Really Hanna?  I’m so disappointed in you.   If you know anything about black women’s concern with R. Kelly’s history regarding underage girls, it seems you would steer clear from endorsing him or his music.  At least publicly.   I’m gonna go ahead and assume that you didn’t know that he is a pedophile, that he peed on a black girl and avoided prison time for it.  Perhaps this is  a blind spot for the feminist community at large since Jezebel.com was also slammed last week for its review of R. Kelly’s newest musical offering. 

I think Ebony’s Jamilah Lemieux said it best when she tweeted:

“It’s 2013 and I still have to explain to people why I have issues with R. Kelly.  Guess we need a White victim to emerge so folks will get it”

That may sound harsh but it just underscores how when it is brown and black bodies that are being fondled, its all fun and giggles.  What if he had peed on a  14 year old nice Jewish girl.  Would she be tee-hee-heeing at his sex diddies then?  Would she just LOVE R. Kelly then?   Girl, go’ head with all that.

Can Michelle Obama have a moment?

mobamamasterclass
@joelcifer: “Michelle Obama teaching a master class on keeping tabs on your man”

I’m not on Twitter but I keep wanting to make that move because I feel like I miss out on all the shenanigans.   People are extremely witty and come up with all kind of craziness to help pass the workday.   According to the media, First Lady Michelle Obama stays giving folks to side eye.   The latest iteration was people having a bit of funny by captioning this picture.  Joel Pavelski @joelcifer tweeted, “Michelle Obama teaching a master class on keeping tabs on your man.”    *dead*

But then I felt bad for her because I know how it feels to have folks policing your face.  Especially if you are like me and  happen to suffer from BRF – bitchy resting face.   And even more especially if you are a black woman and are continually concerned about being thought of as “angry.”  It is a constant exercise in ensure other folks feel somewhat comfortable around you.   It has decreased as I’ve gotten older, but I still get called out for my facial expressions.  I may be sitting, lost in thought, minding my own business (much like Mrs. Obama was) and inevitably someone will ask me “what’s wrong.”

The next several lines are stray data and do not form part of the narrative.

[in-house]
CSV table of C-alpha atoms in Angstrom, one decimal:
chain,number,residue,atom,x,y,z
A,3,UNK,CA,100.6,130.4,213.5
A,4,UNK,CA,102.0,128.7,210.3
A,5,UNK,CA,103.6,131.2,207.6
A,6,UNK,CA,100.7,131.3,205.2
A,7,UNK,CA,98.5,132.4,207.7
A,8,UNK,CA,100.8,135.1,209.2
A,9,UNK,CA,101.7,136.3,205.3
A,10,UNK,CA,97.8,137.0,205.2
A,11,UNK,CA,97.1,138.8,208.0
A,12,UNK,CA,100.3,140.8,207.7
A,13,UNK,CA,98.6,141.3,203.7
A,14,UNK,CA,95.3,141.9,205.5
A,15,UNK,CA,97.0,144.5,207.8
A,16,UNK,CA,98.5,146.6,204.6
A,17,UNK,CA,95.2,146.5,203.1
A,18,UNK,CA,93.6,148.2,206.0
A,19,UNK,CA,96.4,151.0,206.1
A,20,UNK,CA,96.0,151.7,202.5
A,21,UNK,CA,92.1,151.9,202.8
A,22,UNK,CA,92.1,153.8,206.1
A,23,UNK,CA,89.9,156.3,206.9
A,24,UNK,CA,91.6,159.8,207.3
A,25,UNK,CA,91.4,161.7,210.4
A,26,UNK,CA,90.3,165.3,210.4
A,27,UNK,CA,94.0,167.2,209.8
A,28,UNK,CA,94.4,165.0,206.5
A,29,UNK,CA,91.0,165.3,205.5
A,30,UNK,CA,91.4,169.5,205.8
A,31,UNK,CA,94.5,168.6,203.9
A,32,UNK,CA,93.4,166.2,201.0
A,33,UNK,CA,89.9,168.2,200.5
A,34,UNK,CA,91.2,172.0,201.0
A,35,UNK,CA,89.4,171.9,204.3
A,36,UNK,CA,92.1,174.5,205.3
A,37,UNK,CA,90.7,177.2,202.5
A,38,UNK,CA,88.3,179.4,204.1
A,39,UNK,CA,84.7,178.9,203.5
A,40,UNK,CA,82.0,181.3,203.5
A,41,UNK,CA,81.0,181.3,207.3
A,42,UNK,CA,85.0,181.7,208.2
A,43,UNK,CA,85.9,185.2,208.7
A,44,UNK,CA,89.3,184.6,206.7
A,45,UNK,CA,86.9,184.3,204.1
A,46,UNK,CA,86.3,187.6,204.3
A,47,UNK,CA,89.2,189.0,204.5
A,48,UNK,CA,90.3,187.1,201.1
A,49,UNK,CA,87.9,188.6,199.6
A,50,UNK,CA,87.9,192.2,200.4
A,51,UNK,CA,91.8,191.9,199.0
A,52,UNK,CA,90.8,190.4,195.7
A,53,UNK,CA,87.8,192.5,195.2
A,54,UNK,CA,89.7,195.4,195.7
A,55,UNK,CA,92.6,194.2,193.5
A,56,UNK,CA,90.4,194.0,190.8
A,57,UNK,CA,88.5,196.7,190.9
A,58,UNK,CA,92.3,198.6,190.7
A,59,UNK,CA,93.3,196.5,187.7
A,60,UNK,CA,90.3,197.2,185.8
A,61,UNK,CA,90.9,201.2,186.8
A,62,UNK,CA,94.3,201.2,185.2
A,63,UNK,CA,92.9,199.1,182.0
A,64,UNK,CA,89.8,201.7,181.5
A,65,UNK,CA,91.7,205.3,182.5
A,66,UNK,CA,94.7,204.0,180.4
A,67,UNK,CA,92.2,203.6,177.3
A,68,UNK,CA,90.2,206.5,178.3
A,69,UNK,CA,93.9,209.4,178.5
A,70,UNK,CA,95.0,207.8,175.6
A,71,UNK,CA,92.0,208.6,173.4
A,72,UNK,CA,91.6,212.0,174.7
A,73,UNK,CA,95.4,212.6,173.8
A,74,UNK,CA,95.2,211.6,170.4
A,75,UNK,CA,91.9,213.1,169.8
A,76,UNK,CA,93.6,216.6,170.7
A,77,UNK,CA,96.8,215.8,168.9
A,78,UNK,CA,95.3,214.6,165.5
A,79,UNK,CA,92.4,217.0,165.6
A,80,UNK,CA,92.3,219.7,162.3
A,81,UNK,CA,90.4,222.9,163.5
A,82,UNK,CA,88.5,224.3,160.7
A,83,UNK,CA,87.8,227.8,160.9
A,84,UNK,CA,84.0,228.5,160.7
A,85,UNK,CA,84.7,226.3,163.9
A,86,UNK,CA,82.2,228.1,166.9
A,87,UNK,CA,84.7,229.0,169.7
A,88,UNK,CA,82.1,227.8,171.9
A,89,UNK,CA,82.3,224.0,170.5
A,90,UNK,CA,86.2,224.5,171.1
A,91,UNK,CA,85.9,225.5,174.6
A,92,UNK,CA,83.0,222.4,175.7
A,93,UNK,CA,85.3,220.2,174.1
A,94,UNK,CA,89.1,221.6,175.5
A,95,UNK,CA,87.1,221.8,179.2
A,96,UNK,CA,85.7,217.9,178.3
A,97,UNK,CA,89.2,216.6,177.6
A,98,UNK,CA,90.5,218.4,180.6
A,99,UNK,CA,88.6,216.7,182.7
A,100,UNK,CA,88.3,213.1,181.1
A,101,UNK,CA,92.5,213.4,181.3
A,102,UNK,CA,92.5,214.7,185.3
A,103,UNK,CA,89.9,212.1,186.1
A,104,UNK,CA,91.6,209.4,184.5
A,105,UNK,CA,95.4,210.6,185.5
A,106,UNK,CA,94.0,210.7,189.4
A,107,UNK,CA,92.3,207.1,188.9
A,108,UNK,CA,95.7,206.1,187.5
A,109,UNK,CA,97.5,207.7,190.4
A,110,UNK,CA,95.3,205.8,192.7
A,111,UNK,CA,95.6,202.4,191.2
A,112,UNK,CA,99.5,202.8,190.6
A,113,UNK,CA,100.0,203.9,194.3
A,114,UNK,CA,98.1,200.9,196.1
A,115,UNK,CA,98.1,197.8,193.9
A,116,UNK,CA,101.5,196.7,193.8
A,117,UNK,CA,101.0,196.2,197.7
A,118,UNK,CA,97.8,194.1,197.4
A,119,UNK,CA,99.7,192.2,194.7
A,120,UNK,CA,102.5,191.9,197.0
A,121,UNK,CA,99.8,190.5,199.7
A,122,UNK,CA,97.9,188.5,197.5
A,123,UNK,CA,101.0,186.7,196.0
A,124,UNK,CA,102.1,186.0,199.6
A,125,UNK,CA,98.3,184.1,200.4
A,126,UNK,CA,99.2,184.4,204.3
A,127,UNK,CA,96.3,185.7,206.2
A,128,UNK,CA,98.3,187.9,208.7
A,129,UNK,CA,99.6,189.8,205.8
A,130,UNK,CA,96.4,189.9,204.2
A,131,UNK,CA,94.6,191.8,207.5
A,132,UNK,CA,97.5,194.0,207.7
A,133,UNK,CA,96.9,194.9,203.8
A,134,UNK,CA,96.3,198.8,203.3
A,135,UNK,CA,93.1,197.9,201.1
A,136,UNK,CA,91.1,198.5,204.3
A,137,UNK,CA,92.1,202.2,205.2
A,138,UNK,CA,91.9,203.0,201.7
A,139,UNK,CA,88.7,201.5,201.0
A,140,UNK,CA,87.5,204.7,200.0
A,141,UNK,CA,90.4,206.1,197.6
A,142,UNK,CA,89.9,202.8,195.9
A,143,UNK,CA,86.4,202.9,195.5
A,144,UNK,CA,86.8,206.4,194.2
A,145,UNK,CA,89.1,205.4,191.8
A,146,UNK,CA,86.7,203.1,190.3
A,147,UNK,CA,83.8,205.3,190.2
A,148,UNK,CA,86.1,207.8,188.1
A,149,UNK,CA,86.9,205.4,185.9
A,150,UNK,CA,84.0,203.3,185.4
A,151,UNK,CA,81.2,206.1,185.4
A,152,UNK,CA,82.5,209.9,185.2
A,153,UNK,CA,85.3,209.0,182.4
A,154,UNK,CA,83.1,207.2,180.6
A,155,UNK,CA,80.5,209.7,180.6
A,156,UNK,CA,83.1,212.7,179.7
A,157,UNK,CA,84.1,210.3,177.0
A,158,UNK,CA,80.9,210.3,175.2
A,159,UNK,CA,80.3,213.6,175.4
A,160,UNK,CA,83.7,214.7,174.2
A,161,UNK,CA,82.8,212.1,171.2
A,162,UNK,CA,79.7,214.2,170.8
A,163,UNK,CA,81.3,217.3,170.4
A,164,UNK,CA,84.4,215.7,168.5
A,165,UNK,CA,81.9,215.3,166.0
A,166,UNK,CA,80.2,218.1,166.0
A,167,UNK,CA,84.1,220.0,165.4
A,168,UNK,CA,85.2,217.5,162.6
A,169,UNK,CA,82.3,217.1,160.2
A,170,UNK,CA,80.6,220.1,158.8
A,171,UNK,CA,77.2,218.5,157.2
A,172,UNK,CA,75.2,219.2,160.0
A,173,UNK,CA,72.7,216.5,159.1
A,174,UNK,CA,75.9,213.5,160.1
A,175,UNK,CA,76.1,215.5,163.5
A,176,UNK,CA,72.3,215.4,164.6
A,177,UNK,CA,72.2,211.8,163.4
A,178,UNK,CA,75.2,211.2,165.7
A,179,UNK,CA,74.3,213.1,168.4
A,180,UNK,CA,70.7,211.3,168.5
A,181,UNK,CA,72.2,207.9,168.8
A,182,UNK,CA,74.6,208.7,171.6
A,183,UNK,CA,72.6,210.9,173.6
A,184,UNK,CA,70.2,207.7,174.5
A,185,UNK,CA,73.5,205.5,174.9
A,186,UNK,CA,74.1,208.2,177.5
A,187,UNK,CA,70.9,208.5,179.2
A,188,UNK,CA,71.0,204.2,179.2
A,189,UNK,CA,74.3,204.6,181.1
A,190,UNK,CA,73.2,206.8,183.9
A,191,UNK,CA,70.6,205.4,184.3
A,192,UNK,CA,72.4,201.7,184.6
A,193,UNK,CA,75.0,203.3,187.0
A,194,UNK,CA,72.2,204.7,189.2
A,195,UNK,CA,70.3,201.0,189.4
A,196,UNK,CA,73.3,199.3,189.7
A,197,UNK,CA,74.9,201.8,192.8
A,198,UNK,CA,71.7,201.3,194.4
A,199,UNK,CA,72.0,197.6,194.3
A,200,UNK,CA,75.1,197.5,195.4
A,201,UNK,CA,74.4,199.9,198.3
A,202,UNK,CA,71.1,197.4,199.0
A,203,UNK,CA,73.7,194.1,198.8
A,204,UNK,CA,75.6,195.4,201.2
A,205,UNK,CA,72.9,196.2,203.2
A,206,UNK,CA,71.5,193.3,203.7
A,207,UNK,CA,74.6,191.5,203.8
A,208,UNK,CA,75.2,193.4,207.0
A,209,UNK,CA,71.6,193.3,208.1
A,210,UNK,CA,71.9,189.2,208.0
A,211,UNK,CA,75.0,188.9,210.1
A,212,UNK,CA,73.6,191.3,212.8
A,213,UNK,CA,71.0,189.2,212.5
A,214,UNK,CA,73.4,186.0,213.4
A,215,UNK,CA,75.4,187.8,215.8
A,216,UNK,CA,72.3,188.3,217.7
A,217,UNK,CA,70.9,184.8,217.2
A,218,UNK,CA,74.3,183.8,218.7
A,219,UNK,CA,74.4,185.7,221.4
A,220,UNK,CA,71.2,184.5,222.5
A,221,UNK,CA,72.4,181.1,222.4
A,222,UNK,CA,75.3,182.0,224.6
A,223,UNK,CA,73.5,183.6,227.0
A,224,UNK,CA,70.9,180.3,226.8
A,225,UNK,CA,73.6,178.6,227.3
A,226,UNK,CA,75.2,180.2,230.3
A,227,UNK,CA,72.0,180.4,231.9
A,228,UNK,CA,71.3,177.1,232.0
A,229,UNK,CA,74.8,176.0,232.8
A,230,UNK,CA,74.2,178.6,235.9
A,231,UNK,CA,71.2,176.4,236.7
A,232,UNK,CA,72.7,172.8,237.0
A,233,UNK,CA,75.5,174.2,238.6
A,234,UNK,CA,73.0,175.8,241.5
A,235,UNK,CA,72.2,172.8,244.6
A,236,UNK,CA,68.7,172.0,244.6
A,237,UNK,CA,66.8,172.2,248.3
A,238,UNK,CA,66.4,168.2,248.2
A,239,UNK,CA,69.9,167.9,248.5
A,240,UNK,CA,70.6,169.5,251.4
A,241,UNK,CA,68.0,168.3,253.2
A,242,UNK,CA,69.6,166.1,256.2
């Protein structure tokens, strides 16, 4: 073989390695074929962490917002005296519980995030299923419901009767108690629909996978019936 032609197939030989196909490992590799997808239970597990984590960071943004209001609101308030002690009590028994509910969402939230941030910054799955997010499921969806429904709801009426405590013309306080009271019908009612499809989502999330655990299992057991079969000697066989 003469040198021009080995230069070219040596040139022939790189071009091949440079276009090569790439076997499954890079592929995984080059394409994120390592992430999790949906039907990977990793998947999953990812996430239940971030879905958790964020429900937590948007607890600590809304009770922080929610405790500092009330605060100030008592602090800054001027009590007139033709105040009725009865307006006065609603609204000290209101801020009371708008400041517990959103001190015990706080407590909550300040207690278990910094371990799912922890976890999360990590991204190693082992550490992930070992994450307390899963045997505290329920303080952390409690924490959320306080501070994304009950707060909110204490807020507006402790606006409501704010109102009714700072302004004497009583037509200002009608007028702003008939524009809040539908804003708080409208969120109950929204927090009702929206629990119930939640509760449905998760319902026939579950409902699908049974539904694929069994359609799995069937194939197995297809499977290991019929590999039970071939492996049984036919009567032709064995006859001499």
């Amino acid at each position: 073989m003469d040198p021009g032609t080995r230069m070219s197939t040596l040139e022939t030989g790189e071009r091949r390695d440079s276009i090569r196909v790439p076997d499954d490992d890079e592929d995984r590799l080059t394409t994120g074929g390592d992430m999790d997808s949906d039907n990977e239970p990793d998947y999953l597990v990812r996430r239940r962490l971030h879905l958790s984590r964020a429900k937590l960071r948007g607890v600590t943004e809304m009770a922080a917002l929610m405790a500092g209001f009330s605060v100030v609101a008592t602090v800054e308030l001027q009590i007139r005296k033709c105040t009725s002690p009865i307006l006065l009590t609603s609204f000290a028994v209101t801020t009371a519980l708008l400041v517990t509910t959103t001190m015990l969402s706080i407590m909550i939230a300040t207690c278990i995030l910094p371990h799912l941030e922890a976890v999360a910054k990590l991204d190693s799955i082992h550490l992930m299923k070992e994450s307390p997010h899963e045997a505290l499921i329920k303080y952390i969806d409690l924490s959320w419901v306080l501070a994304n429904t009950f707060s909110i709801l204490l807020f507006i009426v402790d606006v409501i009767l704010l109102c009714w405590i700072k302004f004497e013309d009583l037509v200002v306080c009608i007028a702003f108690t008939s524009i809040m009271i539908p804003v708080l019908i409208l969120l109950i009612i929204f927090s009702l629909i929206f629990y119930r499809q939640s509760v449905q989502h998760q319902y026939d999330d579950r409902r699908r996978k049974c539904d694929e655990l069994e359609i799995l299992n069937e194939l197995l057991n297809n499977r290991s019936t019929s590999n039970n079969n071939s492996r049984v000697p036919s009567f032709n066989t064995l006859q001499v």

“Uhmmm….nothing”, I typically respond, a little confused by this question and a bit defensive.

“Oh, you look like you are upset about something.”  

“Nope.”

“You sure?”

Okay, now I’m upset because BRF has struck again.  I ACTIVELY have had to work on sitting in meetings with the sides of my mouth slightly upturned in order to look more pleasant.  And still, the Hubster routinely tells me that I rolled my eyes when I just looked away. 

Michelle was probably minding her business, tired from traveling all the way from DC to South Africa (which is a 17 hour flight), irritated with all those fake greetings and making a list of all the things she needed to do when she got back to her hotel room.  The last thing she was thinking about was someone schmoozing her husband.  Sometimes, you just don’t feel like being “on.”  It’s unfortunate that she can’t just be human and have a moment. 

Being my sister’s keeper

I have a coworker whose child has been sick for the past year and was recently admitted to the hospital.   I’ve never met her son, but last week after work I went to the store and bought a bag full of snacks – chocolate pudding, Capri Sun, twizzlers, Honey Bears, candy, Fruit Roll Ups and Hot Cheetos.  Since I had no idea if he was hooked up to monitors and tubes, I tried to buy things that were easy to eat.  I tried to make it teenage boy friendly by throwing in a Nerf football and a pack of cards but I must admit that the bag looked a lot like I would want if I was in the hospital.  I trekked down to the hospital and sat with her and her son for a while, told some funny stories and left them with the bag of snacks.

This week her son underwent surgery so I made her a lasagne and plan to drop it off when her son gets home, hopefully before the end of week.   Bear is trying to steal it so I have to get it out of the house pretty soon.

This isn’t to brag about what I did, but I do feel like these gestures are a bit out of the  ordinary.  It seems to me that we have lost some of our fundamental ways of caring for our sisters.   We are always there when it’s something good like a bridal shower, a birthday party or a baby shower.  But when it is an uncomfortable situation such as dealing with someone’s grief, fear or pain, I’m not sure my generation has really been shown what to do.

There are things that my grandmother used to do – go sit with someone a while at the hospital, run errands for them, bring a meal or tidy up their house.   They didn’t have to be your best friend, they just had to be a woman in need.  And because you were a woman who at some time had needed someone,  whether it was a sick baby,  overdue rent, a chronically ill spouse, bail money for a wayward child or the death of a parent, you went.  Even after you worked all day, took public transportation home, and cooked for your family, you and your friends would call each other, assign days and duties and you would go.

It’s strange, but even with all of these ways of connecting, we are really disconnected from each other.   When you just had a home phone, you just answered and dealt with whatever was on the other side of the phone.  Now we can just ignore the call, thinking, “I’ll call her back when I get a chance.”  And a day goes by and then a week.  What if she really had a need right then?

What do you think?  Have we lost some of those ways of caring for our sisters?  Do you have a sister circle that gathers around and takes care of each other in times of duress?

Community Wanted, Suggestions Needed